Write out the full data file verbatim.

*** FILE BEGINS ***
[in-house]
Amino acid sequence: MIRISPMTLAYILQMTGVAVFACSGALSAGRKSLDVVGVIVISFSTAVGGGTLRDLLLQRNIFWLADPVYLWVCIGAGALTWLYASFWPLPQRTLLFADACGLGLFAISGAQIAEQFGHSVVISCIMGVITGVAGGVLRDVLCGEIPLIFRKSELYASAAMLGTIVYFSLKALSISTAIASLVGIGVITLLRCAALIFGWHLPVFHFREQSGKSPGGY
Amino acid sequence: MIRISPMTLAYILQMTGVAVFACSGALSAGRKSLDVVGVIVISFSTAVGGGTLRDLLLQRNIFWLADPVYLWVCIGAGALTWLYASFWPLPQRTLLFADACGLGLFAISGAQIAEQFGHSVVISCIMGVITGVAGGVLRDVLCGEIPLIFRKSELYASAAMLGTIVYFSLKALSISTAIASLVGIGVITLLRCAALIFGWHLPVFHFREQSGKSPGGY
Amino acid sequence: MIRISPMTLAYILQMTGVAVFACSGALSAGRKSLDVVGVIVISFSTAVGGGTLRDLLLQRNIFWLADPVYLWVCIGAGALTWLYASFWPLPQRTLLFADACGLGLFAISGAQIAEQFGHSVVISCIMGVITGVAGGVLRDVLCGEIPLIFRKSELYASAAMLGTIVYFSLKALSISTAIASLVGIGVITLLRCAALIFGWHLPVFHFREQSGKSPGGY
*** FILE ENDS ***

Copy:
[in-house]
Amino acid sequence: MIRISPMTLAYILQMTGVAVFACSGALSAGRKSLDVVGVIVISFSTAVGGGTLRDLLLQRNIFWLADPVYLWVCIGAGALTWLYASFWPLPQRTLLFADACGLGLFAISGAQIAEQFGHSVVISCIMGVITGVAGGVLRDVLCGEIPLIFRKSELYASAAMLGTIVYFSLKALSISTAIASLVGIGVITLLRCAALIFGWHLPVFHFREQSGKSPGGY
Amino acid sequence: MIRISPMTLAYILQMTGVAVFACSGALSAGRKSLDVVGVIVISFSTAVGGGTLRDLLLQRNIFWLADPVYLWVCIGAGALTWLYASFWPLPQRTLLFADACGLGLFAISGAQIAEQFGHSVVISCIMGVITGVAGGVLRDVLCGEIPLIFRKSELYASAAMLGTIVYFSLKALSISTAIASLVGIGVITLLRCAALIFGWHLPVFHFREQSGKSPGGY
Amino acid sequence: MIRISPMTLAYILQMTGVAVFACSGALSAGRKSLDVVGVIVISFSTAVGGGTLRDLLLQRNIFWLADPVYLWVCIGAGALTWLYASFWPLPQRTLLFADACGLGLFAISGAQIAEQFGHSVVISCIMGVITGVAGGVLRDVLCGEIPLIFRKSELYASAAMLGTIVYFSLKALSISTAIASLVGIGVITLLRCAALIFGWHLPVFHFREQSGKSPGGY